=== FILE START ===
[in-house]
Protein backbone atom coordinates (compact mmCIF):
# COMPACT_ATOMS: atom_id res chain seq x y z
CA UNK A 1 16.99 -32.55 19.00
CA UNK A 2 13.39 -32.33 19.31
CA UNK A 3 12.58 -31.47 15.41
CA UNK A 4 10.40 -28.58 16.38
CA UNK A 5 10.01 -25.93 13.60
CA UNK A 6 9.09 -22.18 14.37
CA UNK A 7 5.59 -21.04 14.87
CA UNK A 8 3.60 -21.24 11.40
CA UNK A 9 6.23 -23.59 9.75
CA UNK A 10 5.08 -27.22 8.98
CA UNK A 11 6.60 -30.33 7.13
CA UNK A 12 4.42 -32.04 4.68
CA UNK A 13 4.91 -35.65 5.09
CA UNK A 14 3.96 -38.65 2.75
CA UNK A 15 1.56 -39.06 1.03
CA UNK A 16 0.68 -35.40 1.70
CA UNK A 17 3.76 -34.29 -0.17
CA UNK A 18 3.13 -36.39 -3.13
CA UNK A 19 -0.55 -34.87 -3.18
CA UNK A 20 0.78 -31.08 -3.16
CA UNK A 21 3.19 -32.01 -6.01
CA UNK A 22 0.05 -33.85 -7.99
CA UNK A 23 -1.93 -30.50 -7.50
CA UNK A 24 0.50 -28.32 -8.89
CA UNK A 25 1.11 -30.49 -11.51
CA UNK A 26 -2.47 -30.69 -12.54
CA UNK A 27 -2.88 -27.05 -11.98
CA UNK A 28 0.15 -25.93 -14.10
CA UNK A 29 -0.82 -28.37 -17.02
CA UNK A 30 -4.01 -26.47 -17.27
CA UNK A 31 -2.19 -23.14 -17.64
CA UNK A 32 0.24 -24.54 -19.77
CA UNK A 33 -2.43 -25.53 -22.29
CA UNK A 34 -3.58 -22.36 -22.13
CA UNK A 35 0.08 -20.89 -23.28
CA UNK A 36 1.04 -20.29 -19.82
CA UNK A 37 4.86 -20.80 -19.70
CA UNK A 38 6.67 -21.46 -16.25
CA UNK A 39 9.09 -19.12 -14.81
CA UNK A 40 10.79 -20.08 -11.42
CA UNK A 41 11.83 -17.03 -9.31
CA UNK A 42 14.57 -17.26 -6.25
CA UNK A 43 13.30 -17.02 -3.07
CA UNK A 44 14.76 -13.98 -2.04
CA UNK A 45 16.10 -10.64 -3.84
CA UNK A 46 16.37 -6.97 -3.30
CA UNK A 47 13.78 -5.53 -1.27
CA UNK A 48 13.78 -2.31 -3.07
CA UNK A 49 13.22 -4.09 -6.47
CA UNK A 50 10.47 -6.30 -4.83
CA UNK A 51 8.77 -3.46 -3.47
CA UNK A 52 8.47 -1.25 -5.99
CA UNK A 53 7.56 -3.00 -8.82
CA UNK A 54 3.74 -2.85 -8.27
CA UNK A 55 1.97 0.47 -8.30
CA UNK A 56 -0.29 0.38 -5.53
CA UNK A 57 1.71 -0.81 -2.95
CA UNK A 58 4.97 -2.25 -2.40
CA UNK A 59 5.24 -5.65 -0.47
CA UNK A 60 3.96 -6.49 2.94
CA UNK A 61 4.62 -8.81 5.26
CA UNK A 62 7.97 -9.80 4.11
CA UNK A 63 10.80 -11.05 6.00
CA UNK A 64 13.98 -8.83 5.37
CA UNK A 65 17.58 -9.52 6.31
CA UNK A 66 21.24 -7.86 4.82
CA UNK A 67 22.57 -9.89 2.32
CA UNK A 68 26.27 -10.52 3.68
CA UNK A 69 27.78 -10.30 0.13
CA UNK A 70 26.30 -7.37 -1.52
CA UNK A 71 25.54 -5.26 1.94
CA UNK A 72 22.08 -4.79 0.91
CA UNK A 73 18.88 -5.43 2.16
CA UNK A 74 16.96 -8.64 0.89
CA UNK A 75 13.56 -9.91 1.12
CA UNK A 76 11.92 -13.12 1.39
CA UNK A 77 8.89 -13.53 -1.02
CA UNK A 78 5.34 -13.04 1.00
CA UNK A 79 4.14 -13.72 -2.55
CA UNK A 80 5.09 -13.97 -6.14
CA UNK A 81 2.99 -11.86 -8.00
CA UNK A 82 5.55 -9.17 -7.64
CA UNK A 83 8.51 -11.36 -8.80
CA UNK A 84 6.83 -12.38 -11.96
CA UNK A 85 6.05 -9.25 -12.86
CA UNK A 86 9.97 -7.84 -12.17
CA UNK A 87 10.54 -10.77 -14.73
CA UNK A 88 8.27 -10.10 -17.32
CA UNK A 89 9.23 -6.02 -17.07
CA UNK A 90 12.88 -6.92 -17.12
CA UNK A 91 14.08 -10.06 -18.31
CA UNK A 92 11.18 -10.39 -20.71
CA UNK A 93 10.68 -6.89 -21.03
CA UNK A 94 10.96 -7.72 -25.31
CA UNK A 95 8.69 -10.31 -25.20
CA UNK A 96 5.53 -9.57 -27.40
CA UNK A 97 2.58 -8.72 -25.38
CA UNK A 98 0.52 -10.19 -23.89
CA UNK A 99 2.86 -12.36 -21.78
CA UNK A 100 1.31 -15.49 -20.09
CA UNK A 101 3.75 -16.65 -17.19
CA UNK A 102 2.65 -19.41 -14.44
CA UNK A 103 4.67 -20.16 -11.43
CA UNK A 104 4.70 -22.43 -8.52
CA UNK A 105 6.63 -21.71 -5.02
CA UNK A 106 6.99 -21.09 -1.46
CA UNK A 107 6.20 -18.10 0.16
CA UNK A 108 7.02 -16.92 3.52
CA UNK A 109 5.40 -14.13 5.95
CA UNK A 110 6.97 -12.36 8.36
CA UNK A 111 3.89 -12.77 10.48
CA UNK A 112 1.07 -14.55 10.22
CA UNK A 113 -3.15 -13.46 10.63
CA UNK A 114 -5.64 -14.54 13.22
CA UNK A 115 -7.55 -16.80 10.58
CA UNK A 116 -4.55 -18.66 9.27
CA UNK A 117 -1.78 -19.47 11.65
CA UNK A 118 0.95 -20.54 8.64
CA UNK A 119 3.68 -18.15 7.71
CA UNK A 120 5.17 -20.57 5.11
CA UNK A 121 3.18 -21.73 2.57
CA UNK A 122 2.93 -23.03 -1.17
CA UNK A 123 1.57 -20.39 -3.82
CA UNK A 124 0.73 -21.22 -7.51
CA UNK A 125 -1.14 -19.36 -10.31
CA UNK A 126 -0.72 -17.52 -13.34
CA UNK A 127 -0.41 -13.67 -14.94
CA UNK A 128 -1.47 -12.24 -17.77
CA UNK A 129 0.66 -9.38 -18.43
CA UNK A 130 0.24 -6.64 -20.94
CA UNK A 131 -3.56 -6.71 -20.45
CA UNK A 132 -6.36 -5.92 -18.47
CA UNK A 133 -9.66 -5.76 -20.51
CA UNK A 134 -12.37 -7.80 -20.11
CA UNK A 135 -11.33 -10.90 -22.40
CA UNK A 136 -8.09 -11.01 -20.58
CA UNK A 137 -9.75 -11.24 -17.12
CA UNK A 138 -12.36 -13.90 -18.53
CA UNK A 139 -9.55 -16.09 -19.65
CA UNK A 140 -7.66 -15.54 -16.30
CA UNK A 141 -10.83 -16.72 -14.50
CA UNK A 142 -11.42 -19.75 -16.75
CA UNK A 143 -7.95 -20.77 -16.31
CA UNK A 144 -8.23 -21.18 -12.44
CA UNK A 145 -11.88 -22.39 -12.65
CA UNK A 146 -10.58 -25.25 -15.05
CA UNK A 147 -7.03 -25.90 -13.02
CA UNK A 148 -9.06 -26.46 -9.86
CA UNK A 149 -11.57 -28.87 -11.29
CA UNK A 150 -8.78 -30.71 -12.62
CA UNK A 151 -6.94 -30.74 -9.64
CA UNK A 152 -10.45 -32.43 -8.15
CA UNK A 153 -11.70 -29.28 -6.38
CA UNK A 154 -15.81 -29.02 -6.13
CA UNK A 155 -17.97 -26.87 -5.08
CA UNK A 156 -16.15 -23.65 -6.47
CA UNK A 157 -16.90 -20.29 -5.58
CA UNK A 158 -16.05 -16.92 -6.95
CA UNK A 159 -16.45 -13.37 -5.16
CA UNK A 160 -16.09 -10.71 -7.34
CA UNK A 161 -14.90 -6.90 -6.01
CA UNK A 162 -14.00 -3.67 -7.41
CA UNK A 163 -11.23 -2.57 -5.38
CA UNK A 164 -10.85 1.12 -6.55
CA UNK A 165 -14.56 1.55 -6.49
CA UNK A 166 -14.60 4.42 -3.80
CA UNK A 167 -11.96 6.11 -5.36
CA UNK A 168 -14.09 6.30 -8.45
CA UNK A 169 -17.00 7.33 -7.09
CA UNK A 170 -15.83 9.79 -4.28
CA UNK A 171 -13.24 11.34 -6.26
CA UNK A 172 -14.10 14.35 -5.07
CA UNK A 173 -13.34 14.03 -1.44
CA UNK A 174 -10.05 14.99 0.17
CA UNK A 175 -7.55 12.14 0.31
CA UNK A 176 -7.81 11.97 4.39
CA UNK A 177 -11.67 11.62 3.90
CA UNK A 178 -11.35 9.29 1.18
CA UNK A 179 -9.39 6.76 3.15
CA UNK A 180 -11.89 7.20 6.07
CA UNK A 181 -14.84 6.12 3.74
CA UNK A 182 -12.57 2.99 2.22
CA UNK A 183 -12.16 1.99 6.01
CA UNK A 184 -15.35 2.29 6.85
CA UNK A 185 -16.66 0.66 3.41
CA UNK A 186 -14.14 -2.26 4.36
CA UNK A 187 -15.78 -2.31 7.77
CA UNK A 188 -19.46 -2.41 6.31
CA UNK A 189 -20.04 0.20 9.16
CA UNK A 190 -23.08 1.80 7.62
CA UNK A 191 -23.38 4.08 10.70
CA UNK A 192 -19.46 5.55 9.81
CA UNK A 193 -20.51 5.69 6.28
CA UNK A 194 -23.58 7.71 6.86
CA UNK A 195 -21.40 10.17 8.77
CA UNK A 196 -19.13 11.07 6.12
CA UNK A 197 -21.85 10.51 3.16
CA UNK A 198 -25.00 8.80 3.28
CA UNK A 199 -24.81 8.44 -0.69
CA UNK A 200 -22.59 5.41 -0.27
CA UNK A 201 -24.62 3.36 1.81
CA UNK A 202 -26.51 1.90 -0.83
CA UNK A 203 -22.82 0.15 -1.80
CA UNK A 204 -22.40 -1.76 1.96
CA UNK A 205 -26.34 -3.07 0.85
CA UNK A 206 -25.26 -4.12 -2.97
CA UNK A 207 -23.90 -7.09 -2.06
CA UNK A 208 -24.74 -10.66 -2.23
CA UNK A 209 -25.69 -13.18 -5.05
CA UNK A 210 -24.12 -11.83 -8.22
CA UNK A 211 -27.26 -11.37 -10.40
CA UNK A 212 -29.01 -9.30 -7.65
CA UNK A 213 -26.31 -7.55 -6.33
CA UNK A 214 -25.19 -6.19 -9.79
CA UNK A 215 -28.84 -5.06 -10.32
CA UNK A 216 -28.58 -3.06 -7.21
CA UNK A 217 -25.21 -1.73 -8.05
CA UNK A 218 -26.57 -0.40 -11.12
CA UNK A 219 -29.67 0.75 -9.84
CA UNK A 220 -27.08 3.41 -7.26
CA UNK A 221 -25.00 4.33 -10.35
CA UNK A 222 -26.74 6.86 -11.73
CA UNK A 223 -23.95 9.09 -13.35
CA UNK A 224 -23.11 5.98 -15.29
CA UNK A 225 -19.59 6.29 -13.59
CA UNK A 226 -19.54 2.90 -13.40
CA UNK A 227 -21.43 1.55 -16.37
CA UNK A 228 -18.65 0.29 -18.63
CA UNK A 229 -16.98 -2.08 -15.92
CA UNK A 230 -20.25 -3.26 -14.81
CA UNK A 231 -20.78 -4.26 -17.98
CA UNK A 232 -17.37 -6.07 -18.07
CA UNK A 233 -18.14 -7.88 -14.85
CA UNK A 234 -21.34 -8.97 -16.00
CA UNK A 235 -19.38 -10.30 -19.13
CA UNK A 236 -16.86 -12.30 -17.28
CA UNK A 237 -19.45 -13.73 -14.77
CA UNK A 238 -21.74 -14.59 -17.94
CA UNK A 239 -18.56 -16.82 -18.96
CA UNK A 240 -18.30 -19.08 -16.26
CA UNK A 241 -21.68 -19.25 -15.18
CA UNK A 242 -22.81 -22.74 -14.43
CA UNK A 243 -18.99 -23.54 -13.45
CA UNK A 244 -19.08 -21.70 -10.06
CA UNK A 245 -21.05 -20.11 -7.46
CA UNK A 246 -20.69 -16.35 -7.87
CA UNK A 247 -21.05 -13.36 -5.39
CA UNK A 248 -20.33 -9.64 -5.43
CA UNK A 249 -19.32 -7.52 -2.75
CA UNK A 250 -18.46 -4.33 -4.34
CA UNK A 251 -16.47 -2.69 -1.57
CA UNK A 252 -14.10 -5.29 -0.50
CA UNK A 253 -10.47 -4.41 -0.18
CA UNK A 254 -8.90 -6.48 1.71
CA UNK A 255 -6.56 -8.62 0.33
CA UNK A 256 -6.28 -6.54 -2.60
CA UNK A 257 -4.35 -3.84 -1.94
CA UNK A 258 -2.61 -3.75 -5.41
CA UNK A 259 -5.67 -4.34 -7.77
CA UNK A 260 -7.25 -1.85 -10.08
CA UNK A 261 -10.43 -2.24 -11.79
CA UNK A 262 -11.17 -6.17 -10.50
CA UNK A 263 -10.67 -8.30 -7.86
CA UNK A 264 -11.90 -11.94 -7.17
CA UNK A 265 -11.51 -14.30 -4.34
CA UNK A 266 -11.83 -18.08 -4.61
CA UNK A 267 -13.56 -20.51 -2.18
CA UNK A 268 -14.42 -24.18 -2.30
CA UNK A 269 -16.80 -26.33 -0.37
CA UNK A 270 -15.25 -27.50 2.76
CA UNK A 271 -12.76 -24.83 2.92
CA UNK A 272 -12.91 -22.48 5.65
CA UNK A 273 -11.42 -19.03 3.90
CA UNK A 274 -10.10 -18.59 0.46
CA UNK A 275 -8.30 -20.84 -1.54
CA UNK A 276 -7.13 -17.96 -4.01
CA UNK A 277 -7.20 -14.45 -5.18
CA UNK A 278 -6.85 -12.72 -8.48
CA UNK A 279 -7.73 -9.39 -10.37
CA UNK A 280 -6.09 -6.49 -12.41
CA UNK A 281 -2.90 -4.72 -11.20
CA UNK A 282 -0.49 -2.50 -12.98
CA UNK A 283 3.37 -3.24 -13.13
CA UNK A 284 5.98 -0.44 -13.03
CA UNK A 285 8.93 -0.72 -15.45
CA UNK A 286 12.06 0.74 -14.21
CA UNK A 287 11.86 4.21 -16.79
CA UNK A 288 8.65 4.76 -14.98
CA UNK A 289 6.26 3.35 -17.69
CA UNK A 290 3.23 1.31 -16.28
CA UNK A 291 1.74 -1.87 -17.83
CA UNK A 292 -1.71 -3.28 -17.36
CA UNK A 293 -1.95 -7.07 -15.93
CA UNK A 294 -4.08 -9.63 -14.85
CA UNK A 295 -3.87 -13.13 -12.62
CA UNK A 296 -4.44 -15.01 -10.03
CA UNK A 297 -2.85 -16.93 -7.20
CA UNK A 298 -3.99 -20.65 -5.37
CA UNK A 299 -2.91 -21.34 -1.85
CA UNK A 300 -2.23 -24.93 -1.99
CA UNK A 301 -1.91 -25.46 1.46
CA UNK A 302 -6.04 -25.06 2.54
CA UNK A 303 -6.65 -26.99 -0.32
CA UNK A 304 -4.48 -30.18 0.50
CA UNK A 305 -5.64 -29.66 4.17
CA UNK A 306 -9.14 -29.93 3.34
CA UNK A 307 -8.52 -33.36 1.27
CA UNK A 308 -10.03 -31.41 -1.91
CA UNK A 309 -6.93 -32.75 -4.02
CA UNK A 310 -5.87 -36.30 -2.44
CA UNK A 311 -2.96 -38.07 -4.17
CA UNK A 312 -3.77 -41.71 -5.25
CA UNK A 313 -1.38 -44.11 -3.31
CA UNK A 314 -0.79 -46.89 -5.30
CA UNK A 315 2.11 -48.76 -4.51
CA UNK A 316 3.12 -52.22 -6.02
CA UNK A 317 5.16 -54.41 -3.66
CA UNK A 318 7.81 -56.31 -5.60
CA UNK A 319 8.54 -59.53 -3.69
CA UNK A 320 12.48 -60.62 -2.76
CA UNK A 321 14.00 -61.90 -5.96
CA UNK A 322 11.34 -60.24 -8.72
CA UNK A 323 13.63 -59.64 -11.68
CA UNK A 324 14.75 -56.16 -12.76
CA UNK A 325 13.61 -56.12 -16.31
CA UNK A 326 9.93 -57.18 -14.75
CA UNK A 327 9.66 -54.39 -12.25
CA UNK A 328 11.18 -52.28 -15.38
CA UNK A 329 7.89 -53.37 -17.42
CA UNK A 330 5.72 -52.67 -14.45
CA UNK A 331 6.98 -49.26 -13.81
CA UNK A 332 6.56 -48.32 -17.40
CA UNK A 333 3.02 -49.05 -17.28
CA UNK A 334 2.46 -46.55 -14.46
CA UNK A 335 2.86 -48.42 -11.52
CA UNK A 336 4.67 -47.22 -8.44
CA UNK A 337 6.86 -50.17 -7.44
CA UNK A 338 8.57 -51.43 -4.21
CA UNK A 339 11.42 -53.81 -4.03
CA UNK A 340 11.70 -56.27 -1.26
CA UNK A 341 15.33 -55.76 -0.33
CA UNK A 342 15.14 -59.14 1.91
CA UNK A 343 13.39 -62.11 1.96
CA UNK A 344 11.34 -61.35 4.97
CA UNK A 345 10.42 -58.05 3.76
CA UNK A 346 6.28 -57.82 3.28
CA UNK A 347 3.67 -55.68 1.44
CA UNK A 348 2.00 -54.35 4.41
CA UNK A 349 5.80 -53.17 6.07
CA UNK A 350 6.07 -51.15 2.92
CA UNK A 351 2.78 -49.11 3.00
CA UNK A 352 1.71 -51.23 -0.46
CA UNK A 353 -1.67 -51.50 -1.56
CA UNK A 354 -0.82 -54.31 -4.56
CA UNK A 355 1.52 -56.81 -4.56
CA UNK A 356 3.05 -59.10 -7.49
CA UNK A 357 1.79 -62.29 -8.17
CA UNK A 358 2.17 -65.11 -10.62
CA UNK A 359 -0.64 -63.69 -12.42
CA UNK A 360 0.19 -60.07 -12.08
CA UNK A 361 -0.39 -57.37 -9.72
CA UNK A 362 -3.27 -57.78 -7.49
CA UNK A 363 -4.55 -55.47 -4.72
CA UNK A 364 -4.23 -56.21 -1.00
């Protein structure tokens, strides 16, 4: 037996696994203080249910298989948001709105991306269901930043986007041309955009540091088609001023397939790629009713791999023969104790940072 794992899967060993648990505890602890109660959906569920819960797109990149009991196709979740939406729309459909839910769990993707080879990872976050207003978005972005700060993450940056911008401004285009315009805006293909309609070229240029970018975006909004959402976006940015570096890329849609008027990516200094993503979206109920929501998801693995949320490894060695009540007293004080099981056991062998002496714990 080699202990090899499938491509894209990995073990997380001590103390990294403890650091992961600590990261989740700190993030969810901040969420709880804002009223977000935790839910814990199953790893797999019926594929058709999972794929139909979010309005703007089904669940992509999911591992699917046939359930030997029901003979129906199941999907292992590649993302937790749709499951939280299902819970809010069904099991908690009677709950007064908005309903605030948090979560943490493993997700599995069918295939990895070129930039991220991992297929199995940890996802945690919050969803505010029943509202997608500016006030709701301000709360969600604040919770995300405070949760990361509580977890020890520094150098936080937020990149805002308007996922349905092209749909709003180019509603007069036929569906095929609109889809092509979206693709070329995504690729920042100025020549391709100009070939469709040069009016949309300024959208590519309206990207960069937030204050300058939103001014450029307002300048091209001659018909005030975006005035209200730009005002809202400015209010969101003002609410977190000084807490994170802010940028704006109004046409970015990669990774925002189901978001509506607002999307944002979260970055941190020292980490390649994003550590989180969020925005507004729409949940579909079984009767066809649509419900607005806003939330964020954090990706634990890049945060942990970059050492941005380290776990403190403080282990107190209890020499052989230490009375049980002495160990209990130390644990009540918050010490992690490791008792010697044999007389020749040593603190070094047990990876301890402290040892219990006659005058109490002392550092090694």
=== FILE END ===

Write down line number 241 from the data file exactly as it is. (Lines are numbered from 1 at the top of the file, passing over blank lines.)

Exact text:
CA UNK A 238 -21.74 -14.59 -17.94